Bacterial Contamination

N Noah, London School of Hygiene and Tropical

Medicine, London, UK

© 2005 Elsevier Ltd. All rights reserved.

The burden of gastroenteritis (GE) in the world, in terms of both morbidity and mortality, is enormous. In the developing world (e.g., Southeast Asia), diarrhea vies with acute respiratory tract infection as the leading cause of death in childhood. Even in the more developed world, infectious GE is a significant cause of illness and time lost from work, and death does occur. Infectious intestinal disease in England is estimated to cost the country £743 million p.a. (in 1994-95 prices). GE caused by bacteria was far more costly than that caused by viruses. The more sophisticated surveillance systems become, the more GE they uncover.

Not all GE is caused by food. Probably most GE is caused by poor hygiene leading to direct or indirect transmission of infection without the assistance of food. Nevertheless, a major cause of infectious GE throughout the world is contaminated food. The definition of food poisoning (FP) is not straightforward. In essence, FP is an acute gastroenteritis caused by food. Hepatitis A, typhoid, and brucellosis, however, are not usually considered as FP, whereas botulism is, even though it causes paralysis and not GE, as is listeria, which causes septicemia and meningitis.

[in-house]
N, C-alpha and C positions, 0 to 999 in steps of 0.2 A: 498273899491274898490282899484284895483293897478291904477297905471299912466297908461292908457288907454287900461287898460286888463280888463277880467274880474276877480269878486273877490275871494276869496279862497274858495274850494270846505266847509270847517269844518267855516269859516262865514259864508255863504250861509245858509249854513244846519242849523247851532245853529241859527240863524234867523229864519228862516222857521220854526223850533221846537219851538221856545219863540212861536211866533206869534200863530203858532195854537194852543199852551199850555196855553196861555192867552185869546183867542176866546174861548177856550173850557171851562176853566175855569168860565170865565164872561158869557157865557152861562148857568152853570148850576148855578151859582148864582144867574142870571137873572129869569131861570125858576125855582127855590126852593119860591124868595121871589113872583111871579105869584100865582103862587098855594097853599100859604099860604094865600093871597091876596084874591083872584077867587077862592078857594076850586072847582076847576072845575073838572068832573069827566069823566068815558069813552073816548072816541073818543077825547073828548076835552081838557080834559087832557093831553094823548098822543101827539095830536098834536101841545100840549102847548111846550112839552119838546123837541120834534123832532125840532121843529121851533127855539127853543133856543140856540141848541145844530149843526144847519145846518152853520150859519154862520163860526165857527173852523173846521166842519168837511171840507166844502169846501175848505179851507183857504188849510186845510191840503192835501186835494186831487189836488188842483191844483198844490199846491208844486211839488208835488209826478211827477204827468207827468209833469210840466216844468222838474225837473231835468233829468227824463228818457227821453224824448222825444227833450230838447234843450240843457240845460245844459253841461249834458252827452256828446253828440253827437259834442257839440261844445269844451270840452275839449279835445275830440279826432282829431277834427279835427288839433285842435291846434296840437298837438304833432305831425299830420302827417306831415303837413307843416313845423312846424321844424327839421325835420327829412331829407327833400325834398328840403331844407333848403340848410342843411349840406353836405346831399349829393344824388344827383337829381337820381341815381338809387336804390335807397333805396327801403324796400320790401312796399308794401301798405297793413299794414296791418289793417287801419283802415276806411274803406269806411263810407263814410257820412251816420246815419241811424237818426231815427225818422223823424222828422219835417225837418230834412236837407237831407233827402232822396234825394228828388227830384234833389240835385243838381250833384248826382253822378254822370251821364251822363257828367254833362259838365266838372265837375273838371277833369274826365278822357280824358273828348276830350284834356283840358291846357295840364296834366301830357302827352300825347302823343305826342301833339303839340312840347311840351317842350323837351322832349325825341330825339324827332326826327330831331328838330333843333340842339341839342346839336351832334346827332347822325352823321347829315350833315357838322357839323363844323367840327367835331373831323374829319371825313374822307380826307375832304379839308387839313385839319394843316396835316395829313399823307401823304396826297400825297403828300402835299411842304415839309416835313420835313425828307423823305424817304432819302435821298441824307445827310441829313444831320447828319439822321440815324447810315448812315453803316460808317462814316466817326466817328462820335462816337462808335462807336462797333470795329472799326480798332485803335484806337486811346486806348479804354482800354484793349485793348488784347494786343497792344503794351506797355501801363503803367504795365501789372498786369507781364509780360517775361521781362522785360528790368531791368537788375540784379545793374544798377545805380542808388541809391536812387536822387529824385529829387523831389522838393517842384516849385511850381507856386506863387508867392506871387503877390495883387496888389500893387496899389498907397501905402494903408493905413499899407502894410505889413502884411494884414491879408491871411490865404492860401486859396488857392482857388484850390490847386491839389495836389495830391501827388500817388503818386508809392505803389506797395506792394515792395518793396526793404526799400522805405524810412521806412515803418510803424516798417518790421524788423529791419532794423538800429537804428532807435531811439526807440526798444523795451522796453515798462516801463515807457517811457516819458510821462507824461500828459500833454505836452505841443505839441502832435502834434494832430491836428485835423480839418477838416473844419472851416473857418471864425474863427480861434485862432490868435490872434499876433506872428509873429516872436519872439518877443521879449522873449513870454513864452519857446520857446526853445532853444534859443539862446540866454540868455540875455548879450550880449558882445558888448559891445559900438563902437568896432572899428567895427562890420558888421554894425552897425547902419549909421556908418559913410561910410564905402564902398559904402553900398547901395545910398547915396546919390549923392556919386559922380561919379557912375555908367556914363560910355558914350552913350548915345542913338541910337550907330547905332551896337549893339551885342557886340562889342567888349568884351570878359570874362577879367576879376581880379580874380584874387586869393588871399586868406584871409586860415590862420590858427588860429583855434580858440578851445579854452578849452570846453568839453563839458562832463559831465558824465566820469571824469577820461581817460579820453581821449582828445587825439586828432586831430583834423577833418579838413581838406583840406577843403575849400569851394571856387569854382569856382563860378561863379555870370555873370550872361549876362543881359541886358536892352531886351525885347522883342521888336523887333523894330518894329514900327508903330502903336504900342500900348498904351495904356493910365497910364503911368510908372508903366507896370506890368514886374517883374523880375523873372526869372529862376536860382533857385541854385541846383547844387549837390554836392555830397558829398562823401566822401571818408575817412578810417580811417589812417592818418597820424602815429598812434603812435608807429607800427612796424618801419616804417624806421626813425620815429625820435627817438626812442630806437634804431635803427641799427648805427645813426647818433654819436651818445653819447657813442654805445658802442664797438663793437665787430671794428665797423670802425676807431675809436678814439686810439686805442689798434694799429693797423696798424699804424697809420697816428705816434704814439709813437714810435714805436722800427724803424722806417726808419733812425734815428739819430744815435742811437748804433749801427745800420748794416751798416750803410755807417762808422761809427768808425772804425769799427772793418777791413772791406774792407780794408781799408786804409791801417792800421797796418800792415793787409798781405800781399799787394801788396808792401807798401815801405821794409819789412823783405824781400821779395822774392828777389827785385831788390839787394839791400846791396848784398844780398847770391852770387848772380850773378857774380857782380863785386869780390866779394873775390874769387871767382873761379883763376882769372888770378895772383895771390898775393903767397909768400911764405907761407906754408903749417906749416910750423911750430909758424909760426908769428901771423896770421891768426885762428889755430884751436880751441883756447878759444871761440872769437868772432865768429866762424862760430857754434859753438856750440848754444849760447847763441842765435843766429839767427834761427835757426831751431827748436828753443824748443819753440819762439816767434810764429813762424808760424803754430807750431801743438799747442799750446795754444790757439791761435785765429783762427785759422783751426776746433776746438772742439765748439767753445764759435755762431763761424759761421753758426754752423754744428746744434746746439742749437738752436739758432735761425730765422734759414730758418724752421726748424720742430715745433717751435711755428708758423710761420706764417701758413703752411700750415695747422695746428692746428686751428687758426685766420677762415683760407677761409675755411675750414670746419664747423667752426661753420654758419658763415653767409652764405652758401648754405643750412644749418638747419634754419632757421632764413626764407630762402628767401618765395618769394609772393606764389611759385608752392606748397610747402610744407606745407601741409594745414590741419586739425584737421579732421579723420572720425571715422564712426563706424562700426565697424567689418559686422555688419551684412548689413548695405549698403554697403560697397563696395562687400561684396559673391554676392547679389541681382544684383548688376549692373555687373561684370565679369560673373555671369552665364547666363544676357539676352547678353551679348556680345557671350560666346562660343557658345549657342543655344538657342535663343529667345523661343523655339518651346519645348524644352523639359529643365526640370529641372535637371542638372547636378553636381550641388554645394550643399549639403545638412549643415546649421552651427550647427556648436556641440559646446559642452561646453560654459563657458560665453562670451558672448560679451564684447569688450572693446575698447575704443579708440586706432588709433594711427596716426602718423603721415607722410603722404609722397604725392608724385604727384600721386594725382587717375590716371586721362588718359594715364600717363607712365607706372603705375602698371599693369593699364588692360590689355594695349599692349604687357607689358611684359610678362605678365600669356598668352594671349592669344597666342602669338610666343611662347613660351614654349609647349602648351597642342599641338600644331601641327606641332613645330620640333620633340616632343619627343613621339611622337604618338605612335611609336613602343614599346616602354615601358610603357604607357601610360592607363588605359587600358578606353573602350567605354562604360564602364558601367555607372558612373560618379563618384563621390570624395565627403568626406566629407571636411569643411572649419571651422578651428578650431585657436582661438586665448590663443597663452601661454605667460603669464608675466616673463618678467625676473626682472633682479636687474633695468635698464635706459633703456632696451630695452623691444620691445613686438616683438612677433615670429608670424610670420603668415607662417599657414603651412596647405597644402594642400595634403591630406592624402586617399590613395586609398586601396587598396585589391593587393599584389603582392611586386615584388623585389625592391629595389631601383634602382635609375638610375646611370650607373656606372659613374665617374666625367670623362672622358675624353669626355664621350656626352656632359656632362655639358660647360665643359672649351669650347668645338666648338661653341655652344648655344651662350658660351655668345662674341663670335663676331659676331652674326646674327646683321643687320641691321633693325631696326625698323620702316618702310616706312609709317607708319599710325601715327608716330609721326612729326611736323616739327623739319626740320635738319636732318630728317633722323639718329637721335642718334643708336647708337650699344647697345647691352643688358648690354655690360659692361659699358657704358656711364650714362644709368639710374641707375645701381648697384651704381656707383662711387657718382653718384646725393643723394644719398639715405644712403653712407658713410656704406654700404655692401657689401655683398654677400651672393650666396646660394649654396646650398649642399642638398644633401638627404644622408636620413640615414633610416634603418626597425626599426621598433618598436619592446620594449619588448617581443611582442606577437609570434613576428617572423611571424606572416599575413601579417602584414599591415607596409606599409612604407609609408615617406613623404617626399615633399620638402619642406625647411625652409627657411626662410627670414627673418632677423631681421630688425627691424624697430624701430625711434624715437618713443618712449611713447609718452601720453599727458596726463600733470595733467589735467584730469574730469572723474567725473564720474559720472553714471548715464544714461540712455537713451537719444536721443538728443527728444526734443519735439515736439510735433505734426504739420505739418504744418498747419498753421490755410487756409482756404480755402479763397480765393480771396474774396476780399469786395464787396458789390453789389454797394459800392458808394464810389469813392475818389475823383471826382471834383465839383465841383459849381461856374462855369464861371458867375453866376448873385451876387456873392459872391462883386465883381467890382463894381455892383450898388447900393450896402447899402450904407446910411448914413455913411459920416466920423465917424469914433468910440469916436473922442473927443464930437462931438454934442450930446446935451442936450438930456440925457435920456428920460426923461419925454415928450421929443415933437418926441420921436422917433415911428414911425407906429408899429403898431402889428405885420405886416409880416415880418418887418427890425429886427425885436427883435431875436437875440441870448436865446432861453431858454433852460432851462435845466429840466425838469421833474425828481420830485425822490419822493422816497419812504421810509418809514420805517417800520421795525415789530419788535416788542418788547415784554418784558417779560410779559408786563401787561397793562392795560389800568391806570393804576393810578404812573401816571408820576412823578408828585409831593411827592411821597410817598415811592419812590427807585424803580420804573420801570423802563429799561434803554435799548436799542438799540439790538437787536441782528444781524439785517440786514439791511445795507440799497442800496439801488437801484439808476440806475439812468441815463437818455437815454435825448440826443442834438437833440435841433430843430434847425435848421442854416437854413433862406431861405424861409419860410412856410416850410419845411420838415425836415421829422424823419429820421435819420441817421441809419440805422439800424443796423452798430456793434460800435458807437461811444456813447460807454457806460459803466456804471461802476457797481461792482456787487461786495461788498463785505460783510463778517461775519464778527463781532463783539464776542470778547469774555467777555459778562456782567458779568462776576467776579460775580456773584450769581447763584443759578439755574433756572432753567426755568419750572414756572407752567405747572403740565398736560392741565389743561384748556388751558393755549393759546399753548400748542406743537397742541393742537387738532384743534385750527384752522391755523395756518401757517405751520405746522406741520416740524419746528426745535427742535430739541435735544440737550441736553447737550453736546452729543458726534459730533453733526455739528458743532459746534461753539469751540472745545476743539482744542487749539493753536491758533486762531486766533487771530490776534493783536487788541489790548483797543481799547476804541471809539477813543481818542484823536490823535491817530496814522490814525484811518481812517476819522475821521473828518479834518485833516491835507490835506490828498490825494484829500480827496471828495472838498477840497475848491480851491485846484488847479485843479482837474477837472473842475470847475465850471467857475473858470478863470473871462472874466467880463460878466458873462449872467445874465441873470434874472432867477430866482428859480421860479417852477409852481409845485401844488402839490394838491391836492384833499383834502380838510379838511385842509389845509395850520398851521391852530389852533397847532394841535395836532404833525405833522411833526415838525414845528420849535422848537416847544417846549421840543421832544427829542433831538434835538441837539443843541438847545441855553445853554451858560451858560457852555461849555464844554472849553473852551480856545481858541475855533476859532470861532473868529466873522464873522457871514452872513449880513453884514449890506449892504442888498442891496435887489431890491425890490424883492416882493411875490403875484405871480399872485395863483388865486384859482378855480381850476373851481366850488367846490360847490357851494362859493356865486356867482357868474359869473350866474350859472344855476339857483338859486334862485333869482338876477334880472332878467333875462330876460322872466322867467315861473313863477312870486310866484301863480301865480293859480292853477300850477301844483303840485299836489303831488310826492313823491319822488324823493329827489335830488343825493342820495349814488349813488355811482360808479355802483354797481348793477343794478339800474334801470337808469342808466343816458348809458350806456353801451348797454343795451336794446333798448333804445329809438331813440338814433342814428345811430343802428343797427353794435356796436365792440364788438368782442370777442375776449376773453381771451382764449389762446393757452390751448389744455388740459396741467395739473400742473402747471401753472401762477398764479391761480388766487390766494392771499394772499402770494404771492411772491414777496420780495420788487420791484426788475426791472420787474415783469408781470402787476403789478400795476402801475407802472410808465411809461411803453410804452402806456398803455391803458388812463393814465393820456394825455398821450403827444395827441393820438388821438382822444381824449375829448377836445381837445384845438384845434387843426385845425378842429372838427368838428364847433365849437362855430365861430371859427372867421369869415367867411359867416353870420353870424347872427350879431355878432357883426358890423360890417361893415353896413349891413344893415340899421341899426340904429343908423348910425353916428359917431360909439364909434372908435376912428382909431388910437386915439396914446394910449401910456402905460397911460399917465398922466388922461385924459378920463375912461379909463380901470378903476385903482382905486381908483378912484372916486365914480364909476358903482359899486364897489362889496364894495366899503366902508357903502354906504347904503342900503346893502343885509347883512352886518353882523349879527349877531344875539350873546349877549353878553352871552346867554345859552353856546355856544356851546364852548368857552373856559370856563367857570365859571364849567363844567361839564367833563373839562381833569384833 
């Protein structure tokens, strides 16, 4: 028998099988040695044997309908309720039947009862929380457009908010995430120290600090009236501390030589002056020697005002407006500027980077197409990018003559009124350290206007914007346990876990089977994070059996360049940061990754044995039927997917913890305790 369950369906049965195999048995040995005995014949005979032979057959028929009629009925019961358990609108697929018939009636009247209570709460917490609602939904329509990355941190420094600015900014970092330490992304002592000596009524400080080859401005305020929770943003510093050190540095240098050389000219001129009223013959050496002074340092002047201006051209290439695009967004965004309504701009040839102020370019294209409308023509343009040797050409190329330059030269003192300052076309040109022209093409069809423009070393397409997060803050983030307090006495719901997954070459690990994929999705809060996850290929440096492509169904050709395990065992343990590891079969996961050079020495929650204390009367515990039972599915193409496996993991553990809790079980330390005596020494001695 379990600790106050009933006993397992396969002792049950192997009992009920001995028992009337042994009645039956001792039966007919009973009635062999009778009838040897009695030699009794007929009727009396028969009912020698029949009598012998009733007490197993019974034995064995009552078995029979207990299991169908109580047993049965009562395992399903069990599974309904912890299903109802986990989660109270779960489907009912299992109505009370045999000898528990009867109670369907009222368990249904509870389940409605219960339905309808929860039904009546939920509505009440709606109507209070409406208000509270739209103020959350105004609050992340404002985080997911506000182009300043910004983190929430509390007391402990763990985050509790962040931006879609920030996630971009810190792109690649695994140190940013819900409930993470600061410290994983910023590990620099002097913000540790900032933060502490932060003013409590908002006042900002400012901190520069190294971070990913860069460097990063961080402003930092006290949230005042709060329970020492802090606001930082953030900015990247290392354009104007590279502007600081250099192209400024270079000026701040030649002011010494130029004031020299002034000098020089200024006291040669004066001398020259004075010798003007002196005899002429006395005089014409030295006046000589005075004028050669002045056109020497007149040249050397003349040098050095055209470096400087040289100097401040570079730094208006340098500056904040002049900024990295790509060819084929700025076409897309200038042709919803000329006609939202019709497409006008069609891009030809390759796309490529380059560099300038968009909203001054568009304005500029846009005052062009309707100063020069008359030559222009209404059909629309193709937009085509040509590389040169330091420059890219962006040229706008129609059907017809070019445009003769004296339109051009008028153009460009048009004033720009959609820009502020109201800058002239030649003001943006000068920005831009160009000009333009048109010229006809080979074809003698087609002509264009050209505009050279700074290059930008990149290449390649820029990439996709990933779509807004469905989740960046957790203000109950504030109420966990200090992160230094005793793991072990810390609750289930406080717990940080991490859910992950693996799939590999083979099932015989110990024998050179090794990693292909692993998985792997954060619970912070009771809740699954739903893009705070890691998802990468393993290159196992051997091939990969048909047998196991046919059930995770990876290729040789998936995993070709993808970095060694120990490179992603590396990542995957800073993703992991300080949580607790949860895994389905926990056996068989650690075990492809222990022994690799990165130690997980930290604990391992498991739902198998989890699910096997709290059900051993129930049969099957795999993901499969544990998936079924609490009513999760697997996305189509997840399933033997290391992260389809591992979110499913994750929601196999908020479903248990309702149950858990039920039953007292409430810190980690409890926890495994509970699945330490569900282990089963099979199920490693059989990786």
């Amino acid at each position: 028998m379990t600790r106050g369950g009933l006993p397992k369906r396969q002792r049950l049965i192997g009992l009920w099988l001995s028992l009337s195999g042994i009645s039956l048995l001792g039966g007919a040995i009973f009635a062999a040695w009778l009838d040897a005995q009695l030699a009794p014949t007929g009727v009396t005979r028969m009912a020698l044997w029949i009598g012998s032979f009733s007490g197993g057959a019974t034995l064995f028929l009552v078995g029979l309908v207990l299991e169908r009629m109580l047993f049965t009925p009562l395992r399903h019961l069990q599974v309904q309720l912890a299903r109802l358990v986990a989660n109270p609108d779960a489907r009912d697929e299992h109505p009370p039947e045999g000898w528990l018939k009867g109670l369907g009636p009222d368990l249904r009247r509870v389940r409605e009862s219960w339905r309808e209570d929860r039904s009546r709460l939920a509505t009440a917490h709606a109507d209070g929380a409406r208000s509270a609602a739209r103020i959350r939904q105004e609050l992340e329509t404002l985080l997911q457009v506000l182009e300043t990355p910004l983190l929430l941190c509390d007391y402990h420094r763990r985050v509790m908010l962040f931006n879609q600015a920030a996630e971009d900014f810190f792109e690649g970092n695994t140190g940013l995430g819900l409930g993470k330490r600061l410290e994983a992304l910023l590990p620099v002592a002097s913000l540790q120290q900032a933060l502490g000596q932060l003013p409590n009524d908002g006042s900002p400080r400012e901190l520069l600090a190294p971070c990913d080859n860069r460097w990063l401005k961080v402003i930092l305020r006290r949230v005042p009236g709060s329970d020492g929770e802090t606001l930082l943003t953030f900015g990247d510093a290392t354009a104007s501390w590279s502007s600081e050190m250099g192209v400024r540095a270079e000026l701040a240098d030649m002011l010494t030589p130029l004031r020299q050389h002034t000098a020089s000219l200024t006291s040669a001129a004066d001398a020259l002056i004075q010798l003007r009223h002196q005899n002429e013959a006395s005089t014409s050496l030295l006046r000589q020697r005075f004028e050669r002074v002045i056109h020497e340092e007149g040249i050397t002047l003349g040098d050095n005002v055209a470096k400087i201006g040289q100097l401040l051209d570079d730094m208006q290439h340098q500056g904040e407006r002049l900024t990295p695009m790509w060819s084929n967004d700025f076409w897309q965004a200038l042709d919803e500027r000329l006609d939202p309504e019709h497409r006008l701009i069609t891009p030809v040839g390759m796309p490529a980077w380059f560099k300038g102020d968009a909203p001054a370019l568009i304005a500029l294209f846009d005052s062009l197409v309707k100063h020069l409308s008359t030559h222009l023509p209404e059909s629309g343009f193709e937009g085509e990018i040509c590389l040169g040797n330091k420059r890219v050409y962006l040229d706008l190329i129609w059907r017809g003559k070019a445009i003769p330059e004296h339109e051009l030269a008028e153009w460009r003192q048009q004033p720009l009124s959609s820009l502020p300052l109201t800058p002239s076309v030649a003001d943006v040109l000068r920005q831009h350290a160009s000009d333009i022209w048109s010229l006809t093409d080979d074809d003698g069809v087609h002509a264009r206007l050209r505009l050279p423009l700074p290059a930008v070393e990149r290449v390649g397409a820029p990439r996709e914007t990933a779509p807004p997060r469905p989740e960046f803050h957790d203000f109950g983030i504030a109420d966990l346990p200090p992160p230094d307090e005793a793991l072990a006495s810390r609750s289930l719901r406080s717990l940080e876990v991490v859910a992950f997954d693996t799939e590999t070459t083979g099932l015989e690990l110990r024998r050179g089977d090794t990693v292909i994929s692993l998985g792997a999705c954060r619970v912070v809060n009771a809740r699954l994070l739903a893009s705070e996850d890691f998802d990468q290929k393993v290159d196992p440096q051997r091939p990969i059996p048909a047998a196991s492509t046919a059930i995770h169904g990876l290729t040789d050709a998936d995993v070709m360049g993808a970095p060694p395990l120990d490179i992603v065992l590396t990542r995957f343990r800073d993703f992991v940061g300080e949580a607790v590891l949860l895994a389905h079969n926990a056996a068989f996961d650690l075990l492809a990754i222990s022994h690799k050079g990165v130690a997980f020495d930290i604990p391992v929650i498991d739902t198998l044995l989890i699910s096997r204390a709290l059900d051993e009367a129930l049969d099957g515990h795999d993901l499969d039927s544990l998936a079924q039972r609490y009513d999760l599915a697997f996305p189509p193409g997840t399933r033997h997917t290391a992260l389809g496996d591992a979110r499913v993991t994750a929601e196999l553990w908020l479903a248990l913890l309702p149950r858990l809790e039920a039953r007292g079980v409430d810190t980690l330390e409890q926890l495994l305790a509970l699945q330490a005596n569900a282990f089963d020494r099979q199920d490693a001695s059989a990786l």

Bacteria are the most common known cause of FP and, with the possible exception of the Norwalk-like viruses, of GE also. As one would expect, bacterial FP is more common in summer than winter.

Bacteria produce their effects on the intestinal tract either by direct invasion of the mucosa or by the production of toxin. Some of the toxins are produced outside the intestinal tract—in the food; others are formed in the intestine. Some invasive bacteria also produce a toxin in the intestine. This article provides an overview of the bacterial causes of FP.

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